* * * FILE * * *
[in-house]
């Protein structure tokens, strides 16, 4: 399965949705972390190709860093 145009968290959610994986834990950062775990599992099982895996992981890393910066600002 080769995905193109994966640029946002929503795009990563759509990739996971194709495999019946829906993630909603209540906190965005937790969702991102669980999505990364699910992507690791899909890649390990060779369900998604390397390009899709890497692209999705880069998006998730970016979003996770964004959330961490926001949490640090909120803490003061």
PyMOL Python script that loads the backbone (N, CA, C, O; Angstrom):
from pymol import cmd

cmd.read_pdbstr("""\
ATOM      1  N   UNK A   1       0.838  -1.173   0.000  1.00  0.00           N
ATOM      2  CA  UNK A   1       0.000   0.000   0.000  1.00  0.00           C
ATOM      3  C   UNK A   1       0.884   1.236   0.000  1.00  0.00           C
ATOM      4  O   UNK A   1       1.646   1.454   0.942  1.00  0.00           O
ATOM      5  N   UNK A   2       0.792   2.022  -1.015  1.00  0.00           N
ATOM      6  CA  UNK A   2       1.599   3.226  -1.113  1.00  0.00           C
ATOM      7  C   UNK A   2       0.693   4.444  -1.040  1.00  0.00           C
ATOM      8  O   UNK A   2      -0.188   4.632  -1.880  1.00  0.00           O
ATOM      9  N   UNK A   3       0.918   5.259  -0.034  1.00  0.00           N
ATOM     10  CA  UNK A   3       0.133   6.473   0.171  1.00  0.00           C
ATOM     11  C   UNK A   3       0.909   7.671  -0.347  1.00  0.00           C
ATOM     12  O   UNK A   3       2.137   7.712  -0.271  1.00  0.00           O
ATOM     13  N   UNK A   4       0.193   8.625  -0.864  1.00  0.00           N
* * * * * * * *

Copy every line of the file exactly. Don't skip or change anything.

[in-house]
């Protein structure tokens, strides 16, 4: 399965949705972390190709860093 145009968290959610994986834990950062775990599992099982895996992981890393910066600002 080769995905193109994966640029946002929503795009990563759509990739996971194709495999019946829906993630909603209540906190965005937790969702991102669980999505990364699910992507690791899909890649390990060779369900998604390397390009899709890497692209999705880069998006998730970016979003996770964004959330961490926001949490640090909120803490003061």
PyMOL Python script that loads the backbone (N, CA, C, O; Angstrom):
from pymol import cmd

cmd.read_pdbstr("""\
ATOM      1  N   UNK A   1       0.838  -1.173   0.000  1.00  0.00           N
ATOM      2  CA  UNK A   1       0.000   0.000   0.000  1.00  0.00           C
ATOM      3  C   UNK A   1       0.884   1.236   0.000  1.00  0.00           C
ATOM      4  O   UNK A   1       1.646   1.454   0.942  1.00  0.00           O
ATOM      5  N   UNK A   2       0.792   2.022  -1.015  1.00  0.00           N
ATOM      6  CA  UNK A   2       1.599   3.226  -1.113  1.00  0.00           C
ATOM      7  C   UNK A   2       0.693   4.444  -1.040  1.00  0.00           C
ATOM      8  O   UNK A   2      -0.188   4.632  -1.880  1.00  0.00           O
ATOM      9  N   UNK A   3       0.918   5.259  -0.034  1.00  0.00           N
ATOM     10  CA  UNK A   3       0.133   6.473   0.171  1.00  0.00           C
ATOM     11  C   UNK A   3       0.909   7.671  -0.347  1.00  0.00           C
ATOM     12  O   UNK A   3       2.137   7.712  -0.271  1.00  0.00           O
ATOM     13  N   UNK A   4       0.193   8.625  -0.864  1.00  0.00           N